Maurienne
Maurienne
is one of the provinces of Savoy, corresponding to the arrondissement of Saint-Jean-de-Maurienne
Saint-Jean-de-Maurienne
in France. It is also the original name of the capital of the province, now Saint-Jean-de-Maurienne.The Grande Casse
Grande Casse
is the main peak of the valley.Contents1 Location 2 Roads and railways 3 Districts 4 Economy 5 History 6 The Basse-Maurienne 7 The Haute-Maurienne 8 Skiing and snowboarding8.1 Alpine/downhill 8.2 Cross country9 External linksLocation[edit]The crystalline range of Ambin and one of its numerous wild valley in Maurienne.The Maurienne
Maurienne
valley is one of the great transverse valleys of the Alps. The river which has shaped the valley since the last glaciation is the Arc
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France
France
France
(French: [fʁɑ̃s]), officially the French Republic (French: République française [ʁepyblik fʁɑ̃sɛz]), is a country whose territory consists of metropolitan France
France
in western Europe, as well as several overseas regions and territories.[XIII] The metropolitan area of France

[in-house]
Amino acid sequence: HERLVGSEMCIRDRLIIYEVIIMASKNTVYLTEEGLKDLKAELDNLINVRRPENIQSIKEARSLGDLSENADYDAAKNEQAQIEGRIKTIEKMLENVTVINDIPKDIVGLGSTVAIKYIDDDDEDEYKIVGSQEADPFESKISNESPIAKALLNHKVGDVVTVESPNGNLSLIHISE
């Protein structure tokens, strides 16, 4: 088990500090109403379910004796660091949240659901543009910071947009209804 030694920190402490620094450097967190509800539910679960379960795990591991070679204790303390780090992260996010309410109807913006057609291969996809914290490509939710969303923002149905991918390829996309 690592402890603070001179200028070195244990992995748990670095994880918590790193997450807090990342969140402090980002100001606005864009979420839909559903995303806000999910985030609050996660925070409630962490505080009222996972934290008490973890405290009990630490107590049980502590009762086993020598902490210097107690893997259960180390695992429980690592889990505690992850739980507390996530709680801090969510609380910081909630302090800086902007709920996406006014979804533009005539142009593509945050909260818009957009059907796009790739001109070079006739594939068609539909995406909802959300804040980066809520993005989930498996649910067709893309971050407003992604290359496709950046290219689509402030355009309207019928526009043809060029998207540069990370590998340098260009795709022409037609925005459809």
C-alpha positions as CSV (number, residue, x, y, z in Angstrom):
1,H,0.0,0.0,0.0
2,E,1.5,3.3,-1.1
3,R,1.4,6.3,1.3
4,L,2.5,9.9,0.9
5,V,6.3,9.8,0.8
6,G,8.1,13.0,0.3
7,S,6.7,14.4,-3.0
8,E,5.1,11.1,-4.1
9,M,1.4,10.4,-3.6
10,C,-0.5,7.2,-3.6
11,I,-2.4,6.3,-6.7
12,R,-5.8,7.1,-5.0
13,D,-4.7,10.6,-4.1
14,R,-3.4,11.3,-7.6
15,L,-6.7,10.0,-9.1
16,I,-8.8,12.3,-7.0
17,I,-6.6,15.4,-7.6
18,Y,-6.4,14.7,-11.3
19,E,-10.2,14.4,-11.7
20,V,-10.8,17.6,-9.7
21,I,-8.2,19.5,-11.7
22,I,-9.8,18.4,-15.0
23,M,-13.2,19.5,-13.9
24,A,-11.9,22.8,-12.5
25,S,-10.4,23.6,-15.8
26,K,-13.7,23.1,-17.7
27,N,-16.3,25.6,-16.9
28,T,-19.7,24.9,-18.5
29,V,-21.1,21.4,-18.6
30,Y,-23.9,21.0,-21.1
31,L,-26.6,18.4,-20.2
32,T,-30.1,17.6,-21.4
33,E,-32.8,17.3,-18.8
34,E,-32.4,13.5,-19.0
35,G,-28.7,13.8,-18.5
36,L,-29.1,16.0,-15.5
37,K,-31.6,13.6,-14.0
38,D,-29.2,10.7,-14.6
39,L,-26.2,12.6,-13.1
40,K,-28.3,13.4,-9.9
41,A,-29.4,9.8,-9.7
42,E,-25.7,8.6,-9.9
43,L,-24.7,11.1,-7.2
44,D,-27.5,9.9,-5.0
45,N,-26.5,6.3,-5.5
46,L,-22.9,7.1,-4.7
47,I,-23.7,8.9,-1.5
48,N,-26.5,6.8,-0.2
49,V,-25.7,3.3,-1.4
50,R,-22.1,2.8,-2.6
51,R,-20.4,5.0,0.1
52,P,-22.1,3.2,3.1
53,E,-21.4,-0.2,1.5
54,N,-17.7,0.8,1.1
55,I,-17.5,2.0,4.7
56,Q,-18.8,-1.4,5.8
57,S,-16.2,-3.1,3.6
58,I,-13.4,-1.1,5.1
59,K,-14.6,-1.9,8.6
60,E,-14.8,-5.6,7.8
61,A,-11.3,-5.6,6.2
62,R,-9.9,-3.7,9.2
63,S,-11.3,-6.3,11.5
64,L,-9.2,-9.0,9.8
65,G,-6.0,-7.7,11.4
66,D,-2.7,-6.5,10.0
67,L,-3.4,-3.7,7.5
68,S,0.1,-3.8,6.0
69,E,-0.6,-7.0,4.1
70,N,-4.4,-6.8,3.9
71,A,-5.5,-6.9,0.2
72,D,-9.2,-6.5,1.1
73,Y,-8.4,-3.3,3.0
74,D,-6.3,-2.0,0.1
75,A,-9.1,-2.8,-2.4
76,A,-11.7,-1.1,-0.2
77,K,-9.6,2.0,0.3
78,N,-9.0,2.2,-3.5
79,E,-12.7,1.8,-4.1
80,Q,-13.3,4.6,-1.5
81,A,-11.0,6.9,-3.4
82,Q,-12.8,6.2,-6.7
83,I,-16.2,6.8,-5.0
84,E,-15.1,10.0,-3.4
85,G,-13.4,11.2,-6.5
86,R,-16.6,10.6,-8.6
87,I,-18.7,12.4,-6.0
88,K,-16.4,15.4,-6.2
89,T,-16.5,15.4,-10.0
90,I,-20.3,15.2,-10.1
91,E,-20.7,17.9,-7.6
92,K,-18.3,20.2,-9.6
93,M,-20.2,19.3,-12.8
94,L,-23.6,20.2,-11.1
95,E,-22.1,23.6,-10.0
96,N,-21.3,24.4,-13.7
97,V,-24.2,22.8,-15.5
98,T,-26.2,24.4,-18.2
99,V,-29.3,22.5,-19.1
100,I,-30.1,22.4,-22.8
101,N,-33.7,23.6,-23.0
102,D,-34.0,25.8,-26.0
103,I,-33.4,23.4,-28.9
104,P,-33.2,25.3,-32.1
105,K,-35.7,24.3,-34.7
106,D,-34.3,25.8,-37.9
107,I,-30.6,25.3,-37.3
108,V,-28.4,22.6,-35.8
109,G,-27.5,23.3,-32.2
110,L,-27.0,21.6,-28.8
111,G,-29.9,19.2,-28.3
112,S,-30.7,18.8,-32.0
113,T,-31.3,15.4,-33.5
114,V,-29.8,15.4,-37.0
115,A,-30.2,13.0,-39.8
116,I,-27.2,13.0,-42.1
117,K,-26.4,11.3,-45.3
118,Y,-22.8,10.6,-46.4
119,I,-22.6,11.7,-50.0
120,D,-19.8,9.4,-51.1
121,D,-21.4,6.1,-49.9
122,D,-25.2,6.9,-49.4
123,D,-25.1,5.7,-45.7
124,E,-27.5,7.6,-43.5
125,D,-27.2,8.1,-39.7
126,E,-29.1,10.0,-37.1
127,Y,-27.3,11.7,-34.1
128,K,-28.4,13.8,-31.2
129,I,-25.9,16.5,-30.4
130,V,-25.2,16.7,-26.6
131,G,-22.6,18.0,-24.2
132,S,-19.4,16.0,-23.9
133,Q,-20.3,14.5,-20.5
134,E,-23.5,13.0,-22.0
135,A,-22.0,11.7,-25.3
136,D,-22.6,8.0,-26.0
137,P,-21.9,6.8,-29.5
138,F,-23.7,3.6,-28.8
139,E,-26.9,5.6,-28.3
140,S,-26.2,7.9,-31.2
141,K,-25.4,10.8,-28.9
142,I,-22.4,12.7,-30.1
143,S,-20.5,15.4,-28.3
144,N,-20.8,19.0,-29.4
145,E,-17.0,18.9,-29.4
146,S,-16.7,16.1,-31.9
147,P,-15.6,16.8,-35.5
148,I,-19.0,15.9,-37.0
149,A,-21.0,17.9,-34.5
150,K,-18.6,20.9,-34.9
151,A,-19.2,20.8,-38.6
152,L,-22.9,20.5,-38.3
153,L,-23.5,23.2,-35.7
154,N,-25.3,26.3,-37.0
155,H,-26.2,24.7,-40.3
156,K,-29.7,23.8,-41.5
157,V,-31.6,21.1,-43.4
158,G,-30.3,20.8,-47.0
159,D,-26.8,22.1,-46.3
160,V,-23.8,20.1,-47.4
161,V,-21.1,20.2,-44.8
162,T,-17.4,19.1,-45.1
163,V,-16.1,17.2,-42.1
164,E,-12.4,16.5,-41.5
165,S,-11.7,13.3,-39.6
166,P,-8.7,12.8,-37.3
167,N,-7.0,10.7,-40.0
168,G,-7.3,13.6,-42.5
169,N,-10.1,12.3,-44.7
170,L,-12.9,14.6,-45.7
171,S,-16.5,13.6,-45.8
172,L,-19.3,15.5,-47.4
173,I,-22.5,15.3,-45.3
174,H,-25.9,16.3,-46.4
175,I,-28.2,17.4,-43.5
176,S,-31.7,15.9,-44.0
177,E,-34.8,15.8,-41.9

France
extends from the Mediterranean Sea
Mediterranean Sea
to the English Channel
English Channel
and the North Sea, and from the Rhine
Rhine
to the Atlantic Ocean. The overseas territories include French Guiana
French Guiana
in South America and several islands in the Atlantic, Pacific and Indian oceans
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Arc (Savoie)
The Arc is a 128-kilometre-long (80 mi) river in the Savoie département of south-eastern France. It is a left tributary of the Isère, which it joins at Chamousset, approximately 15 km (9.3 mi) downstream from Albertville. Its source is near the border with Italy, in the Graian Alps, northeast of Bonneval-sur-Arc. The valley of the Arc, the Maurienne, is an important transport artery between France
France